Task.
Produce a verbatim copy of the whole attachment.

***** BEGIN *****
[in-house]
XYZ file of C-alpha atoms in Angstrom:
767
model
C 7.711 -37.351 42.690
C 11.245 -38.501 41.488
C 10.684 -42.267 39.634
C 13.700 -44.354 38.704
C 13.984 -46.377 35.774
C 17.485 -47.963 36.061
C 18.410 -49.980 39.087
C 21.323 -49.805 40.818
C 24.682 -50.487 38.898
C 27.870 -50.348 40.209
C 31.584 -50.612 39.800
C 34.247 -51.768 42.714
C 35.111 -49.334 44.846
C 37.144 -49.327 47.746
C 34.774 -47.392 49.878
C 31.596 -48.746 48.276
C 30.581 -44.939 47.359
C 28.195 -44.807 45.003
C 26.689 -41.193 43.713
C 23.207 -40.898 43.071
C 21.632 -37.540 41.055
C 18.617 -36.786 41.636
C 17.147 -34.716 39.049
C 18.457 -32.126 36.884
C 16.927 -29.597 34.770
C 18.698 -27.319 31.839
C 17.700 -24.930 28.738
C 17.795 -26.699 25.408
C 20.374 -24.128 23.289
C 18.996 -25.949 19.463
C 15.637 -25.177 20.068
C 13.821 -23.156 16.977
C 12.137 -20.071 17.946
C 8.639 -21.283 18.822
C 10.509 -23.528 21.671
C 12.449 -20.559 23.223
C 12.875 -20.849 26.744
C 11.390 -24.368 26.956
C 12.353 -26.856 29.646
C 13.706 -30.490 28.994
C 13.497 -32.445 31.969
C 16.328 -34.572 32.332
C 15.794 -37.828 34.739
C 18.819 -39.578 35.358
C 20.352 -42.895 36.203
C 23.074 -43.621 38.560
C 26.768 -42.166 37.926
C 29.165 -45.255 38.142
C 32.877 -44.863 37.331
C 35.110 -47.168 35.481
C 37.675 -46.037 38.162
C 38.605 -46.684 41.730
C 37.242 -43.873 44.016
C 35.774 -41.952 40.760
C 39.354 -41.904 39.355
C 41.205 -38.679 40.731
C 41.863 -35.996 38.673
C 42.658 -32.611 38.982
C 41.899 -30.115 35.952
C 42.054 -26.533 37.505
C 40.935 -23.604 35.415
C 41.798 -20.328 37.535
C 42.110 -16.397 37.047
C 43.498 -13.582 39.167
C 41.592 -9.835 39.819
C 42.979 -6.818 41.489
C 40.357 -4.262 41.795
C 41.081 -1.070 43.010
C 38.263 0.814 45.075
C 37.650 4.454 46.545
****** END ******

[in-house]
XYZ file of C-alpha atoms in Angstrom:
767
model
C 7.711 -37.351 42.690
C 11.245 -38.501 41.488
C 10.684 -42.267 39.634
C 13.700 -44.354 38.704
C 13.984 -46.377 35.774
C 17.485 -47.963 36.061
C 18.410 -49.980 39.087
C 21.323 -49.805 40.818
C 24.682 -50.487 38.898
C 27.870 -50.348 40.209
C 31.584 -50.612 39.800
C 34.247 -51.768 42.714
C 35.111 -49.334 44.846
C 37.144 -49.327 47.746
C 34.774 -47.392 49.878
C 31.596 -48.746 48.276
C 30.581 -44.939 47.359
C 28.195 -44.807 45.003
C 26.689 -41.193 43.713
C 23.207 -40.898 43.071
C 21.632 -37.540 41.055
C 18.617 -36.786 41.636
C 17.147 -34.716 39.049
C 18.457 -32.126 36.884
C 16.927 -29.597 34.770
C 18.698 -27.319 31.839
C 17.700 -24.930 28.738
C 17.795 -26.699 25.408
C 20.374 -24.128 23.289
C 18.996 -25.949 19.463
C 15.637 -25.177 20.068
C 13.821 -23.156 16.977
C 12.137 -20.071 17.946
C 8.639 -21.283 18.822
C 10.509 -23.528 21.671
C 12.449 -20.559 23.223
C 12.875 -20.849 26.744
C 11.390 -24.368 26.956
C 12.353 -26.856 29.646
C 13.706 -30.490 28.994
C 13.497 -32.445 31.969
C 16.328 -34.572 32.332
C 15.794 -37.828 34.739
C 18.819 -39.578 35.358
C 20.352 -42.895 36.203
C 23.074 -43.621 38.560
C 26.768 -42.166 37.926
C 29.165 -45.255 38.142
C 32.877 -44.863 37.331
C 35.110 -47.168 35.481
C 37.675 -46.037 38.162
C 38.605 -46.684 41.730
C 37.242 -43.873 44.016
C 35.774 -41.952 40.760
C 39.354 -41.904 39.355
C 41.205 -38.679 40.731
C 41.863 -35.996 38.673
C 42.658 -32.611 38.982
C 41.899 -30.115 35.952
C 42.054 -26.533 37.505
C 40.935 -23.604 35.415
C 41.798 -20.328 37.535
C 42.110 -16.397 37.047
C 43.498 -13.582 39.167
C 41.592 -9.835 39.819
C 42.979 -6.818 41.489
C 40.357 -4.262 41.795
C 41.081 -1.070 43.010
C 38.263 0.814 45.075
C 37.650 4.454 46.545